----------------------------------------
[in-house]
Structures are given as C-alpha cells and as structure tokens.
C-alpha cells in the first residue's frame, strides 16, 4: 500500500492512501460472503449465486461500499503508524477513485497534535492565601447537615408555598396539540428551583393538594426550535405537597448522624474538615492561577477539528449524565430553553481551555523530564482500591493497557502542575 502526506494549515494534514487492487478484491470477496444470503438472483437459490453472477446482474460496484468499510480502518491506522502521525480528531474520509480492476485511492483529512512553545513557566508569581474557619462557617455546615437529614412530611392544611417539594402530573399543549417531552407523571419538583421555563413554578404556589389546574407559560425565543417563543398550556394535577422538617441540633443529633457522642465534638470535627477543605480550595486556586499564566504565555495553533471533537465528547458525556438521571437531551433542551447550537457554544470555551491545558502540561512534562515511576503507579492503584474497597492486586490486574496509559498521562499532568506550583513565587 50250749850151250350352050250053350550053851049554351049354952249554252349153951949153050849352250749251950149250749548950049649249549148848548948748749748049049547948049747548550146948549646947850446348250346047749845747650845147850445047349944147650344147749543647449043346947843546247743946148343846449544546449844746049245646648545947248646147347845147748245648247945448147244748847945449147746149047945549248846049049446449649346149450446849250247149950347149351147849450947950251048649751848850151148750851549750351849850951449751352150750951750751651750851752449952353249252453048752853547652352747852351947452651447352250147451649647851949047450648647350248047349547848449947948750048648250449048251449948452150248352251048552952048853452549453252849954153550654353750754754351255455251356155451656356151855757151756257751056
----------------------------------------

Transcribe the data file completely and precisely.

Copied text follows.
[in-house]
Structures are given as C-alpha cells and as structure tokens.
C-alpha cells in the first residue's frame, strides 16, 4: 500500500492512501460472503449465486461500499503508524477513485497534535492565601447537615408555598396539540428551583393538594426550535405537597448522624474538615492561577477539528449524565430553553481551555523530564482500591493497557502542575 502526506494549515494534514487492487478484491470477496444470503438472483437459490453472477446482474460496484468499510480502518491506522502521525480528531474520509480492476485511492483529512512553545513557566508569581474557619462557617455546615437529614412530611392544611417539594402530573399543549417531552407523571419538583421555563413554578404556589389546574407559560425565543417563543398550556394535577422538617441540633443529633457522642465534638470535627477543605480550595486556586499564566504565555495553533471533537465528547458525556438521571437531551433542551447550537457554544470555551491545558502540561512534562515511576503507579492503584474497597492486586490486574496509559498521562499532568506550583513565587 50250749850151250350352050250053350550053851049554351049354952249554252349153951949153050849352250749251950149250749548950049649249549148848548948748749748049049547948049747548550146948549646947850446348250346047749845747650845147850445047349944147650344147749543647449043346947843546247743946148343846449544546449844746049245646648545947248646147347845147748245648247945448147244748847945449147746149047945549248846049049446449649346149450446849250247149950347149351147849450947950251048649751848850151148750851549750351849850951449751352150750951750751651750851752449952353249252453048752853547652352747852351947452651447352250147451649647851949047450648647350248047349547848449947948750048648250449048251449948452150248352251048552952048853452549453252849954153550654353750754754351255455251356155451656356151855757151756257751056